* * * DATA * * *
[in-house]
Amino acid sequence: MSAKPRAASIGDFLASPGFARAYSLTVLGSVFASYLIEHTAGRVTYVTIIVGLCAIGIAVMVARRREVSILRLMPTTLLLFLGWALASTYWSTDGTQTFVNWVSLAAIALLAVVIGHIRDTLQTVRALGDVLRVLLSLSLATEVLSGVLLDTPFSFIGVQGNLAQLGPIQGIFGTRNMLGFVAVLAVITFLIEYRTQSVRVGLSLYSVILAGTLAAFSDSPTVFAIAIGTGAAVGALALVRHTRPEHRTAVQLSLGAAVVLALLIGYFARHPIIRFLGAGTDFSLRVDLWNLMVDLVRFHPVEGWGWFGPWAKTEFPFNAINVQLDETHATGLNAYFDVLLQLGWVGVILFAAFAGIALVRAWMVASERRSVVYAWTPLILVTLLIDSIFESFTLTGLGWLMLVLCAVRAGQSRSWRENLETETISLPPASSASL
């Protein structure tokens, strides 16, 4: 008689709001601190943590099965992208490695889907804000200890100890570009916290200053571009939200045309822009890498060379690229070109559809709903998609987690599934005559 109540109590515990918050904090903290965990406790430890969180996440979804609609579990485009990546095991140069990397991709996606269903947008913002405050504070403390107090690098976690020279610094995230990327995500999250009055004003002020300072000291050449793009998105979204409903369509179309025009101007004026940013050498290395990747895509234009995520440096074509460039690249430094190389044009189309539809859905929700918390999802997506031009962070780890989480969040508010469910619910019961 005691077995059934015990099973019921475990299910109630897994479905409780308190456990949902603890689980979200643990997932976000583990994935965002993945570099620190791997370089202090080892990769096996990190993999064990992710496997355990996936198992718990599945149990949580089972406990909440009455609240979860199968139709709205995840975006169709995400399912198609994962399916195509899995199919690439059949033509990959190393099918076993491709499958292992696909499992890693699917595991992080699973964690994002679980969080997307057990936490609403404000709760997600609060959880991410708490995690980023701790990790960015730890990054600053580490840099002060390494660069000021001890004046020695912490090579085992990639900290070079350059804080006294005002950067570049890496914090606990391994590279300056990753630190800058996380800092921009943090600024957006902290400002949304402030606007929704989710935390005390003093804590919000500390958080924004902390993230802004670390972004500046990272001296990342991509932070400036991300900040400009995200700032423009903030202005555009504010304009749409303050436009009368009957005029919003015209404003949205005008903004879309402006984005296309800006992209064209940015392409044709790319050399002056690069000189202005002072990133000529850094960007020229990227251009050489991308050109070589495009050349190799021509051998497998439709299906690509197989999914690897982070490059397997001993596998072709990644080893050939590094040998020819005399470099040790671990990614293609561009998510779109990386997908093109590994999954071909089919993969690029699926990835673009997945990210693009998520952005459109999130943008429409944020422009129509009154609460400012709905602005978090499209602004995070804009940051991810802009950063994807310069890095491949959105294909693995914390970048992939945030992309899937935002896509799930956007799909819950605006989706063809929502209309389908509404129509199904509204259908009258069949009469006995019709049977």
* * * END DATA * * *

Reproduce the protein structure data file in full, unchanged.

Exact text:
[in-house]
Amino acid sequence: MSAKPRAASIGDFLASPGFARAYSLTVLGSVFASYLIEHTAGRVTYVTIIVGLCAIGIAVMVARRREVSILRLMPTTLLLFLGWALASTYWSTDGTQTFVNWVSLAAIALLAVVIGHIRDTLQTVRALGDVLRVLLSLSLATEVLSGVLLDTPFSFIGVQGNLAQLGPIQGIFGTRNMLGFVAVLAVITFLIEYRTQSVRVGLSLYSVILAGTLAAFSDSPTVFAIAIGTGAAVGALALVRHTRPEHRTAVQLSLGAAVVLALLIGYFARHPIIRFLGAGTDFSLRVDLWNLMVDLVRFHPVEGWGWFGPWAKTEFPFNAINVQLDETHATGLNAYFDVLLQLGWVGVILFAAFAGIALVRAWMVASERRSVVYAWTPLILVTLLIDSIFESFTLTGLGWLMLVLCAVRAGQSRSWRENLETETISLPPASSASL
């Protein structure tokens, strides 16, 4: 008689709001601190943590099965992208490695889907804000200890100890570009916290200053571009939200045309822009890498060379690229070109559809709903998609987690599934005559 109540109590515990918050904090903290965990406790430890969180996440979804609609579990485009990546095991140069990397991709996606269903947008913002405050504070403390107090690098976690020279610094995230990327995500999250009055004003002020300072000291050449793009998105979204409903369509179309025009101007004026940013050498290395990747895509234009995520440096074509460039690249430094190389044009189309539809859905929700918390999802997506031009962070780890989480969040508010469910619910019961 005691077995059934015990099973019921475990299910109630897994479905409780308190456990949902603890689980979200643990997932976000583990994935965002993945570099620190791997370089202090080892990769096996990190993999064990992710496997355990996936198992718990599945149990949580089972406990909440009455609240979860199968139709709205995840975006169709995400399912198609994962399916195509899995199919690439059949033509990959190393099918076993491709499958292992696909499992890693699917595991992080699973964690994002679980969080997307057990936490609403404000709760997600609060959880991410708490995690980023701790990790960015730890990054600053580490840099002060390494660069000021001890004046020695912490090579085992990639900290070079350059804080006294005002950067570049890496914090606990391994590279300056990753630190800058996380800092921009943090600024957006902290400002949304402030606007929704989710935390005390003093804590919000500390958080924004902390993230802004670390972004500046990272001296990342991509932070400036991300900040400009995200700032423009903030202005555009504010304009749409303050436009009368009957005029919003015209404003949205005008903004879309402006984005296309800006992209064209940015392409044709790319050399002056690069000189202005002072990133000529850094960007020229990227251009050489991308050109070589495009050349190799021509051998497998439709299906690509197989999914690897982070490059397997001993596998072709990644080893050939590094040998020819005399470099040790671990990614293609561009998510779109990386997908093109590994999954071909089919993969690029699926990835673009997945990210693009998520952005459109999130943008429409944020422009129509009154609460400012709905602005978090499209602004995070804009940051991810802009950063994807310069890095491949959105294909693995914390970048992939945030992309899937935002896509799930956007799909819950605006989706063809929502209309389908509404129509199904509204259908009258069949009469006995019709049977």